At the ripe old age of eight years, Rod Sweeting was—what else?—playing football.
Sweeting’s success at Luella High School was evidence of the practice and hard work he’d put in since the age of eight, and the versatility of talent was displayed in a surprising number of positions in offense and defense. The two-year team captain tackled, intercepted, blocked field goals, returned kickoffs (including one for 99 yards) and recovered fumbles. As a senior, he had 10 touchdowns and 36 receptions for 723 yards. His senior year also saw him become the Golden Helmet Award winner for athletic and academic achievement, as well as team MVP and Georgia Class 5A first team all-state selection.
Impressive, to say the least.
After turning down offers from Virginia Tech, West Virginia and Mississippi State, Sweeting’s winning tradition continued with Georgia Tech. He procured eight tackles as one of only seven true freshmen to play. His diligence in his junior season gained him an ACC Defensive Back of the Week award in October 2011 and an honorable mention in the All-ACC selection. Sweeting started in all fourteen games as a senior, and his production culminated in becoming the Most Valuable Player of the 2012 Hyundai Sun Bowl.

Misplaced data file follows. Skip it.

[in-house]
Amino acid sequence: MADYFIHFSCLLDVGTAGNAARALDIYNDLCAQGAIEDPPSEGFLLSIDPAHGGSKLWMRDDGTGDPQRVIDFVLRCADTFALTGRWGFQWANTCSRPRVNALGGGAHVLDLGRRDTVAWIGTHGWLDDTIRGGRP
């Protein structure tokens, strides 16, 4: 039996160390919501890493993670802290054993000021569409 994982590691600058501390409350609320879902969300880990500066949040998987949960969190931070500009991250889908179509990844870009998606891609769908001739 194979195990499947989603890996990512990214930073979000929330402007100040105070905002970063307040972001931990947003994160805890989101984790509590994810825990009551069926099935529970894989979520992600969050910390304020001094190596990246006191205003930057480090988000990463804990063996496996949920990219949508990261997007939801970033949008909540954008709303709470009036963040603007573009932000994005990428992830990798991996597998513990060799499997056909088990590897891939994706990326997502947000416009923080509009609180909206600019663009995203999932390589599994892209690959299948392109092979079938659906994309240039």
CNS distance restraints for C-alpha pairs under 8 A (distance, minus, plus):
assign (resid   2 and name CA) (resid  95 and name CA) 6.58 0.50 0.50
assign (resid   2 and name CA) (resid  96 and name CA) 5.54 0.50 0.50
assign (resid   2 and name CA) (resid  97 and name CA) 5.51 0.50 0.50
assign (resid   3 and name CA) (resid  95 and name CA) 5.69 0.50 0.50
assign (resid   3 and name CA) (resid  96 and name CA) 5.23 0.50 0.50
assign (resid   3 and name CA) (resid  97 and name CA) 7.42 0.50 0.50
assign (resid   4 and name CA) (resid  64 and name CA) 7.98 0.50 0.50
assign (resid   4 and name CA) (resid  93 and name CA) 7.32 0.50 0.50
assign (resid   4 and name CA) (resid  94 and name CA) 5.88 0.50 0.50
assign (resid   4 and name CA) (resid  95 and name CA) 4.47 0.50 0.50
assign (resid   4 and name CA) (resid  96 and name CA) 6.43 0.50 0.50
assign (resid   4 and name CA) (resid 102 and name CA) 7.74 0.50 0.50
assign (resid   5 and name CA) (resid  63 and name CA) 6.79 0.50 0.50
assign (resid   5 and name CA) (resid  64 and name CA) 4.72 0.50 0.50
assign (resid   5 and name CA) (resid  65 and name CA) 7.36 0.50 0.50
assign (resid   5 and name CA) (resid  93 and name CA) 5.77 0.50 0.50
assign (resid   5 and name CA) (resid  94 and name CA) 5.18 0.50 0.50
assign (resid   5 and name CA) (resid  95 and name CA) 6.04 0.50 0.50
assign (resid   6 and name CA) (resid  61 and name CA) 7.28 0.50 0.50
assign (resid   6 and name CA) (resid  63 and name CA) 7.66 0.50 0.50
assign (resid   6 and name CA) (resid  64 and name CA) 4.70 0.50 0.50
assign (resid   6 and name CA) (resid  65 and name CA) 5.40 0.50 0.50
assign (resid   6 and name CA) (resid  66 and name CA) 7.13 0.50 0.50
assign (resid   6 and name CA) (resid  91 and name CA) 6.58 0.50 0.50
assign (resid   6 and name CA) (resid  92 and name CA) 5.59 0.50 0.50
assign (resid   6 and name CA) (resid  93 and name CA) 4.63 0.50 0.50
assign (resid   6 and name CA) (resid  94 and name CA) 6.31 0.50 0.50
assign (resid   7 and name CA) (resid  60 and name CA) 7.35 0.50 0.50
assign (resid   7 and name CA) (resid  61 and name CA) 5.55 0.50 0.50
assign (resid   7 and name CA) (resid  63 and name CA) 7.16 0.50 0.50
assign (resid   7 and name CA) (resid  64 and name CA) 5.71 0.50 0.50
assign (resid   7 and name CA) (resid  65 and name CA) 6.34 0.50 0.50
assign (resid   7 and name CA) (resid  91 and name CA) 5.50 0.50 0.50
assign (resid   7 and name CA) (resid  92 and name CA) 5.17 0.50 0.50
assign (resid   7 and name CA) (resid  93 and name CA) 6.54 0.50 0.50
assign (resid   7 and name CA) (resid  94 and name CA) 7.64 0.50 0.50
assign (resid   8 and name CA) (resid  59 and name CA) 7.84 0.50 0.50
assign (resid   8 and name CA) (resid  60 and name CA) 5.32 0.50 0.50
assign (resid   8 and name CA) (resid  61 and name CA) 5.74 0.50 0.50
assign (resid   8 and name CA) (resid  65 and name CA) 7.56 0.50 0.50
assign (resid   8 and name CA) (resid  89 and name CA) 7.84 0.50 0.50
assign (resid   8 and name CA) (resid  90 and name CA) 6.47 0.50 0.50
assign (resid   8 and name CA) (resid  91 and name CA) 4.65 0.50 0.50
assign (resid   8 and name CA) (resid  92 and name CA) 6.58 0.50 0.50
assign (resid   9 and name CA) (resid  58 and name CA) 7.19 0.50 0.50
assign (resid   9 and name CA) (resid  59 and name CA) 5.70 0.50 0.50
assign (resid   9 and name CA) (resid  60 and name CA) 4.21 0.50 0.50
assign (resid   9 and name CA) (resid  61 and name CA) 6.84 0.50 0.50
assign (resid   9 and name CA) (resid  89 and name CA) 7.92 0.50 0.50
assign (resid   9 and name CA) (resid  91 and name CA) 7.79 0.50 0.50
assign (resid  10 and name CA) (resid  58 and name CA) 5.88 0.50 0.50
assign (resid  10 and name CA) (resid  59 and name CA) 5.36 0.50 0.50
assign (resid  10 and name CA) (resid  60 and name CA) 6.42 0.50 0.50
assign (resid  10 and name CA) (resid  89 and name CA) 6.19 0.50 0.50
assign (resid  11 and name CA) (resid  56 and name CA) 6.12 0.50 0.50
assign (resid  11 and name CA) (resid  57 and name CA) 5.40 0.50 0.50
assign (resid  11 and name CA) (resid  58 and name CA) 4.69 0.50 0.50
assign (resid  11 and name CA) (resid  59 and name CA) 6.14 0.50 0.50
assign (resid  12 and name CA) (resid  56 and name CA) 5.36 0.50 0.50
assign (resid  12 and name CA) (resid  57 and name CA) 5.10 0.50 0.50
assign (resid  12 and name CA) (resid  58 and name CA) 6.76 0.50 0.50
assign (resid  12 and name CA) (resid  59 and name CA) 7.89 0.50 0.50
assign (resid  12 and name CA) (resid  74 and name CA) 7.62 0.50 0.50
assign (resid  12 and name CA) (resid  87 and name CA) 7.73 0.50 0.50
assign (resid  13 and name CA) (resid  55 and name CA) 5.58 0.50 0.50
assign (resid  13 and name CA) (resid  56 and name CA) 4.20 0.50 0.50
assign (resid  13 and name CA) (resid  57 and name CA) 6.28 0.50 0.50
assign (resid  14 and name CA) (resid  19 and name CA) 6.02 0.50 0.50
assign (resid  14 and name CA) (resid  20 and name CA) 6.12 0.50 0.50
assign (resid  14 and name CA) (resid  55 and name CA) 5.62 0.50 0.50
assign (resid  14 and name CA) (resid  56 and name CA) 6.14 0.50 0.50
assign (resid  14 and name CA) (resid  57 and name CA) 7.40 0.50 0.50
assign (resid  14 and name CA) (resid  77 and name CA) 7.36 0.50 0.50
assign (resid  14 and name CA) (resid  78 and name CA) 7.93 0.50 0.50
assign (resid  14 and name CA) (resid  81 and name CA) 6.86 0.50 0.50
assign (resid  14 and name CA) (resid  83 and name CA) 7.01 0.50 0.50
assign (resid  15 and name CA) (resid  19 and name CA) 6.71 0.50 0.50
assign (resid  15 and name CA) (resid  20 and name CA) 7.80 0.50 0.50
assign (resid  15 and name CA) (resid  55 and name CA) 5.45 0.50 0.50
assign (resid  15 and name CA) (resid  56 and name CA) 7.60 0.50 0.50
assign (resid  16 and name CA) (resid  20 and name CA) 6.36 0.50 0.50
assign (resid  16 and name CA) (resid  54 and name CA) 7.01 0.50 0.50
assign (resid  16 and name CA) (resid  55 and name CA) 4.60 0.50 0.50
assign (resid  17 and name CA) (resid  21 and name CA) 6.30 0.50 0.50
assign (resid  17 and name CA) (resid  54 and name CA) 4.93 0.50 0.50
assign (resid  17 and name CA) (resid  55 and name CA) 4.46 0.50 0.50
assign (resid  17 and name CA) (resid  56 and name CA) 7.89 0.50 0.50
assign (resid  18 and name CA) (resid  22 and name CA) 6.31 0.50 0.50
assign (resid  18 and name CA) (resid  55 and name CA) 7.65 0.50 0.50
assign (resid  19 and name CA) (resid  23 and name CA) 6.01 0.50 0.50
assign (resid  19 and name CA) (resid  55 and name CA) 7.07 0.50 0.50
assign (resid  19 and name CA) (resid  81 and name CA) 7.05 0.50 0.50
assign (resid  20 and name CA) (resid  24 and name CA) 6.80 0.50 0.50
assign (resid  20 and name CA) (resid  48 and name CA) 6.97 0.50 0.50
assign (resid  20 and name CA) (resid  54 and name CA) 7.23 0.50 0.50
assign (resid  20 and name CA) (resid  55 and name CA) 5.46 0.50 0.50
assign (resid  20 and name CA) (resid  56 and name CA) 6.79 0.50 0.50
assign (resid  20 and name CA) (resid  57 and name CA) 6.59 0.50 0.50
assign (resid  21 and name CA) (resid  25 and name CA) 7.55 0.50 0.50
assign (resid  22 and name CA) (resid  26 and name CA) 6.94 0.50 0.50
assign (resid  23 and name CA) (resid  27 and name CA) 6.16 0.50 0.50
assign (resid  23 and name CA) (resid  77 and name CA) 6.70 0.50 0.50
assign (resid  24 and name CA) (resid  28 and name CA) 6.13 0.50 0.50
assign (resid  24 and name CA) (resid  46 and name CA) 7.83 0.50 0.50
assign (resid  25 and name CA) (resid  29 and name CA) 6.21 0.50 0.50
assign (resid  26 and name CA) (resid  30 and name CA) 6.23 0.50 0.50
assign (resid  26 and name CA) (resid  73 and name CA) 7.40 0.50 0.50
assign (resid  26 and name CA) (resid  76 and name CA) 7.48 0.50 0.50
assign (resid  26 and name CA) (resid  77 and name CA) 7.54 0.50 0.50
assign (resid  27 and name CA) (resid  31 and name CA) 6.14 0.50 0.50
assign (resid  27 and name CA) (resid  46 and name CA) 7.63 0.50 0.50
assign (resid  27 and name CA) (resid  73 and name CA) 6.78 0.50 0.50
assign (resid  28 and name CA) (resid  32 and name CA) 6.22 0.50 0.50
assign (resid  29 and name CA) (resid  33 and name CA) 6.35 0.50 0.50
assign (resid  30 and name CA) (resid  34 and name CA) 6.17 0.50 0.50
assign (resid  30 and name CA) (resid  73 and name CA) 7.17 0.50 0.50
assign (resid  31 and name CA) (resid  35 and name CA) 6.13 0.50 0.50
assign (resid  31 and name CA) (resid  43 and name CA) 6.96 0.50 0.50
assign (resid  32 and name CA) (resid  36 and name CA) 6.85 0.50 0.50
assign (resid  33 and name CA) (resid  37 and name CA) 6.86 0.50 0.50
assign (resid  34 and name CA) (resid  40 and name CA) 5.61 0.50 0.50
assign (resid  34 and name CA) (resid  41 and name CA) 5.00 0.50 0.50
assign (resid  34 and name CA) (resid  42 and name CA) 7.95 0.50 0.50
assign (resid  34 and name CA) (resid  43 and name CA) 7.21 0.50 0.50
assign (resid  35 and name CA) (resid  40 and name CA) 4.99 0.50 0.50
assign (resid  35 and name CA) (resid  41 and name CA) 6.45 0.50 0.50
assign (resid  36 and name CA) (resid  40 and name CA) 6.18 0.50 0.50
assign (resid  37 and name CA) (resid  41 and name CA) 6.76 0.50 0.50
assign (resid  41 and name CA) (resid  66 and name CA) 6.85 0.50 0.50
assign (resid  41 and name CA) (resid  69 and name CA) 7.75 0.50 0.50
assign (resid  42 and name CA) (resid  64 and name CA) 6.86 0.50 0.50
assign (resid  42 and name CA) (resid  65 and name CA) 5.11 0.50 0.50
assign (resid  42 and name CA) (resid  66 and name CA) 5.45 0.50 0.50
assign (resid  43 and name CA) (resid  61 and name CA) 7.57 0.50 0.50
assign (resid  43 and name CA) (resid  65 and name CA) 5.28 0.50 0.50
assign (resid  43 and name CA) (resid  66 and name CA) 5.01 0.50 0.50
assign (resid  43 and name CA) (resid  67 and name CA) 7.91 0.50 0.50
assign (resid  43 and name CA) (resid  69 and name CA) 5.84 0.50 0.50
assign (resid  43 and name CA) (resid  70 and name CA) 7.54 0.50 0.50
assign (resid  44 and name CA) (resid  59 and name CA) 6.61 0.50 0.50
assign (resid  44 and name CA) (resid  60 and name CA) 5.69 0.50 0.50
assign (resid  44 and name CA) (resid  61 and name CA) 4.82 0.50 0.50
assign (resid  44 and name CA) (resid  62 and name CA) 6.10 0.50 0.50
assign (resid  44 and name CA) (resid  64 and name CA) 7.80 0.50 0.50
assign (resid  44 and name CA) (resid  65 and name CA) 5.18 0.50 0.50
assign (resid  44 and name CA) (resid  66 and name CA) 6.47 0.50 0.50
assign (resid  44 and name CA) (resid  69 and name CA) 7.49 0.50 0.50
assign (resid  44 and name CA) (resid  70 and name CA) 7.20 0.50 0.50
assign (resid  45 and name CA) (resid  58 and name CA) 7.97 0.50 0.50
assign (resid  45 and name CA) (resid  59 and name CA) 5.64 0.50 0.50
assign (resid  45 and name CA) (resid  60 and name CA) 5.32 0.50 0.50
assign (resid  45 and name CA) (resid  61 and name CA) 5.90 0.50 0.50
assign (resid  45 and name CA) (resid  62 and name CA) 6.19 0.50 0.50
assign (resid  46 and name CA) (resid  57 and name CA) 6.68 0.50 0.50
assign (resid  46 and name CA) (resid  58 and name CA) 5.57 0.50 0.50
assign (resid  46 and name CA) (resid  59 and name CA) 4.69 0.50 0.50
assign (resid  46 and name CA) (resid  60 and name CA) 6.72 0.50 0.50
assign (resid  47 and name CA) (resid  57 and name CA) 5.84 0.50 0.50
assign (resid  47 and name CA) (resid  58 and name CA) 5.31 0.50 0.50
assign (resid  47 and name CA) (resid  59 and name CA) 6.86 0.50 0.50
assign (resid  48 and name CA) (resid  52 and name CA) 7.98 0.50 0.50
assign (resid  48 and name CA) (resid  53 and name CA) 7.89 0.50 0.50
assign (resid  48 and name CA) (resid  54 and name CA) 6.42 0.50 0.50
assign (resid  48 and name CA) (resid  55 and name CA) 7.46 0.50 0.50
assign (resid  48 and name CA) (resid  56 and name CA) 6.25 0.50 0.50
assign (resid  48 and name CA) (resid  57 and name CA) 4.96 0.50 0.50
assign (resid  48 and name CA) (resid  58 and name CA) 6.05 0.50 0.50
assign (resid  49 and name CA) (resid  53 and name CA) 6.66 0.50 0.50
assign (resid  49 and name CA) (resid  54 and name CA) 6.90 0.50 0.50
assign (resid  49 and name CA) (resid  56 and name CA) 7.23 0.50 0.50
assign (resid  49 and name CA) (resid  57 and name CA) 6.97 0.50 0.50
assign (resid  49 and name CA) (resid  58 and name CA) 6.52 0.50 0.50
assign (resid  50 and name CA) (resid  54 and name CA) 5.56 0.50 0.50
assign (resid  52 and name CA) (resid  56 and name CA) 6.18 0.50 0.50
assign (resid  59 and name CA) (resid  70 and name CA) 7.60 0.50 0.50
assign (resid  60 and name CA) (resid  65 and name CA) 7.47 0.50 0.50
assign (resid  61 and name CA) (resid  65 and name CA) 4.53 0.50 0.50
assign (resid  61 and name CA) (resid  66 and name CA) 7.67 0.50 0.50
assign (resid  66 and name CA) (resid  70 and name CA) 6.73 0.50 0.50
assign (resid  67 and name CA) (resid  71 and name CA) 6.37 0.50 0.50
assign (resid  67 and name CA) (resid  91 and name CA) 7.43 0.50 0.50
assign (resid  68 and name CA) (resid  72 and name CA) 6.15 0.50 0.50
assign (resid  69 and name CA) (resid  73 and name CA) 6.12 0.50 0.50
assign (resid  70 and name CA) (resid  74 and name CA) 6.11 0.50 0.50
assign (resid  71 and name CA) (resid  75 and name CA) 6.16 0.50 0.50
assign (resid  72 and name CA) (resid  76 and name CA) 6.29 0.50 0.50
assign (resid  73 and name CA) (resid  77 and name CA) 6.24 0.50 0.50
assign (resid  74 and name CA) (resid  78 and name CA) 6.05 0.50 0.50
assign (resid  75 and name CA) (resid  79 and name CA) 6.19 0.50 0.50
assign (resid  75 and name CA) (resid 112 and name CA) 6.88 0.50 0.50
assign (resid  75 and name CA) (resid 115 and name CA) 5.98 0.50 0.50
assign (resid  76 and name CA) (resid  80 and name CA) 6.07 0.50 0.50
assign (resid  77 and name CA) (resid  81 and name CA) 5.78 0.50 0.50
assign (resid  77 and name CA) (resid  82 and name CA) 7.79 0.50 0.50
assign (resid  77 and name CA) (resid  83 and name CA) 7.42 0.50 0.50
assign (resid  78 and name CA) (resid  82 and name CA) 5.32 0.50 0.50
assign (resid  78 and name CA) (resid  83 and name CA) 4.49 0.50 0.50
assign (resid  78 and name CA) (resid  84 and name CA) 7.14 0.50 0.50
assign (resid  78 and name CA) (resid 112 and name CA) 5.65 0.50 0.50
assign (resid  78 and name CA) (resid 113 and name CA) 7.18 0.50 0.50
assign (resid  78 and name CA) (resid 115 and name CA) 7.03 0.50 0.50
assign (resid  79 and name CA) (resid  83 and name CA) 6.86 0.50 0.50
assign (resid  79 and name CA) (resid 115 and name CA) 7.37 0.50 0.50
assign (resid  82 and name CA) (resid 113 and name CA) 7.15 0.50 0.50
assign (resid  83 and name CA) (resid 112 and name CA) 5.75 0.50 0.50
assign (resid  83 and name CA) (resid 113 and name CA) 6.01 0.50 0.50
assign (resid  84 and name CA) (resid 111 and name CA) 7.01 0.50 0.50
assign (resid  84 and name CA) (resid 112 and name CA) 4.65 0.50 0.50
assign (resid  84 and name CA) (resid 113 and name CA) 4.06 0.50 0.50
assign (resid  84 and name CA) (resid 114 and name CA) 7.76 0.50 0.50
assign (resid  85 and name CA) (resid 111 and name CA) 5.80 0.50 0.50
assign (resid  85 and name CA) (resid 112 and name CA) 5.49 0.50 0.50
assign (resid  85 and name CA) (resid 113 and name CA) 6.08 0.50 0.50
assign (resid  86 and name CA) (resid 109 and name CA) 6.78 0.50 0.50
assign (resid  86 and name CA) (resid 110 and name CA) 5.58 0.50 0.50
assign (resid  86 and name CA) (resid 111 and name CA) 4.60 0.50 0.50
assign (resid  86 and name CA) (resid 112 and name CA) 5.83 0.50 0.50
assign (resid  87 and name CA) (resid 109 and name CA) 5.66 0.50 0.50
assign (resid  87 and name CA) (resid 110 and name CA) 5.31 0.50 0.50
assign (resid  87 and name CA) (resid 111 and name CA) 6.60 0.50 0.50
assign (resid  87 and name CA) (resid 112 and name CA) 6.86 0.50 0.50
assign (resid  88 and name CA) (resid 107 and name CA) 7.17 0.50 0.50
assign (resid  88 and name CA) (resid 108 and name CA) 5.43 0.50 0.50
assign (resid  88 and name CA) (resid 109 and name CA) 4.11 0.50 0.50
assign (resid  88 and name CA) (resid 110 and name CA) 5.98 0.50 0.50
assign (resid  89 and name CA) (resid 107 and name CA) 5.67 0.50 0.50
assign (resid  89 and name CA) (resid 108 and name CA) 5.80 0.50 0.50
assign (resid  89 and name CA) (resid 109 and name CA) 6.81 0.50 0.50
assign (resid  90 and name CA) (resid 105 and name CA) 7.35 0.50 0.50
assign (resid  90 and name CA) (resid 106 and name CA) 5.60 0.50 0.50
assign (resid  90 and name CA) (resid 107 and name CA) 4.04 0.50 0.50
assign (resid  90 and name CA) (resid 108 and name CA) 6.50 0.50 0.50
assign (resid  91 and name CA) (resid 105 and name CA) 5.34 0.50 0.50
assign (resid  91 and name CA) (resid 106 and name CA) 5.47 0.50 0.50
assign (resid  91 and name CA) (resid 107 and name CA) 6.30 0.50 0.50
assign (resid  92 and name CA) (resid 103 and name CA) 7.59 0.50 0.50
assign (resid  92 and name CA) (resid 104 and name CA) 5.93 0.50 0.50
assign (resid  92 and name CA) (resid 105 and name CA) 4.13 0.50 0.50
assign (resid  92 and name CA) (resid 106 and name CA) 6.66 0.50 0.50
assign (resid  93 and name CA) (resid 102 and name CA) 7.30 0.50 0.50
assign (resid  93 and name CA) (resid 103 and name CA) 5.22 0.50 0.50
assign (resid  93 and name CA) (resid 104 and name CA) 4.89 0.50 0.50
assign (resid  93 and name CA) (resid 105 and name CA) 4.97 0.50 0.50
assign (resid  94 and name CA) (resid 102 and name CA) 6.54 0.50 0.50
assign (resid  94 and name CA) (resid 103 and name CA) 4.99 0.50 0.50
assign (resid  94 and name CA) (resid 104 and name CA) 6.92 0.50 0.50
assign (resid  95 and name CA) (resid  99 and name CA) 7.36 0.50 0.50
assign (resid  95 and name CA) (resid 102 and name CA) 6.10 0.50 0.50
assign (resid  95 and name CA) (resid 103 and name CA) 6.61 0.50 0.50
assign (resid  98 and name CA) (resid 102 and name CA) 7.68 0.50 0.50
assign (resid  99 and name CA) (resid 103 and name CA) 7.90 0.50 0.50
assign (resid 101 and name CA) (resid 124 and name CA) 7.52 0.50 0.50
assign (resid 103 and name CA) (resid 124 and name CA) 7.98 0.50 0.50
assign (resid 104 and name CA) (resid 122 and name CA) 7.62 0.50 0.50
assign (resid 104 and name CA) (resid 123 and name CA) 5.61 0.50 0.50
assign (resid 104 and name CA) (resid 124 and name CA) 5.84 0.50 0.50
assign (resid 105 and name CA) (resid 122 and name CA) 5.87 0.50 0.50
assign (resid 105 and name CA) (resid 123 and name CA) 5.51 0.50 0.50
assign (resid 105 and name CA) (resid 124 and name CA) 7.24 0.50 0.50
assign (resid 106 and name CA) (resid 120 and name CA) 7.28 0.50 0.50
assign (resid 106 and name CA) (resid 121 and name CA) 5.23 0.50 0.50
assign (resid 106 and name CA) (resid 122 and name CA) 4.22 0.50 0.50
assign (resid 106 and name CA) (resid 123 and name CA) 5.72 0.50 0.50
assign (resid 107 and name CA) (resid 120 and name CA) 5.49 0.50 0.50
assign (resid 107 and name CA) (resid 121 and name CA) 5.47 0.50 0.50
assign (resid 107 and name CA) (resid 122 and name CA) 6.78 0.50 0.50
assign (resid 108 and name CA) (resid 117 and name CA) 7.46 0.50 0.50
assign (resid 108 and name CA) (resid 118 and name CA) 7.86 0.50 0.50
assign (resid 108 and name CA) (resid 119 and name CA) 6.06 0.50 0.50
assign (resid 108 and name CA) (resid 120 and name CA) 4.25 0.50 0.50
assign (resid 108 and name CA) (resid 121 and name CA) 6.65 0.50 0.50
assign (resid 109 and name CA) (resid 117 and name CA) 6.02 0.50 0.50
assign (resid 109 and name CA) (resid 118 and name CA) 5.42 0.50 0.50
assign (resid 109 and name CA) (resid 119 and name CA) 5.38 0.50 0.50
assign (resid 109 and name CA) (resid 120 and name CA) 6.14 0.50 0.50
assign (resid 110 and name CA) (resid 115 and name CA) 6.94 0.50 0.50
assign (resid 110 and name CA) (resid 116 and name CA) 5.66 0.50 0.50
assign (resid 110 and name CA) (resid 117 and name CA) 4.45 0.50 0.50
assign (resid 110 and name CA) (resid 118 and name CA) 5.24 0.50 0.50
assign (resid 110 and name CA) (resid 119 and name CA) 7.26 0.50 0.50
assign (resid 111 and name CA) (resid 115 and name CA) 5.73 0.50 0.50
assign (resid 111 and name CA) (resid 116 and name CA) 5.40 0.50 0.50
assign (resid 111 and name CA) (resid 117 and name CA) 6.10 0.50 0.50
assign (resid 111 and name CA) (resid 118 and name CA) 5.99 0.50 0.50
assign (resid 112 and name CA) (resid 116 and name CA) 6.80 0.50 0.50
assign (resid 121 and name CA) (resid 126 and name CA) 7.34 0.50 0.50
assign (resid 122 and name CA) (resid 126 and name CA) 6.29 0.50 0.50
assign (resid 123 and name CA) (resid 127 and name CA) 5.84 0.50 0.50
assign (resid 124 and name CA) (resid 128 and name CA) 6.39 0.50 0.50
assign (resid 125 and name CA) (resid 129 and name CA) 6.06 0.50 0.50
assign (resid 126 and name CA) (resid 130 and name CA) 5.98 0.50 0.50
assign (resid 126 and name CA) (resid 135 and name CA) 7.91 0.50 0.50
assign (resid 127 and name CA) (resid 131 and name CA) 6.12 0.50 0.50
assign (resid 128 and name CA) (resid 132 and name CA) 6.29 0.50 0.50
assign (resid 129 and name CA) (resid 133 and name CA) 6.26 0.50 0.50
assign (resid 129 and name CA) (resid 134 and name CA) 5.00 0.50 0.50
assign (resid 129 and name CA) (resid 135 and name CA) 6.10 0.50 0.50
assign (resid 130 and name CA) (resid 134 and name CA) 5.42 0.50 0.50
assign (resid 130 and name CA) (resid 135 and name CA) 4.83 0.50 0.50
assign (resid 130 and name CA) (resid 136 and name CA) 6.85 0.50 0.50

Despite his accomplishments, Sweeting’s skills in his own adaptability have rendered him somewhat of a diamond-in-the-rough type; to merely dismiss him at this face value alone would be a mistake. With the combination of focused coaching and his own gumption, Sweeting will constructively progress in the NFL.
It’s no secret that Atlanta Falcons general manager Thomas Dimitroff looks for conscientious players who love the game of football. Was a four-letter expletive uttered in excitement by Sweeting after the nationally-televised Sun Bowl victory enough to eradicate him from consideration? Absolutely not. Sweeting fits Dimitroff’s mold of standard, and the Falcons would do well to snap him up.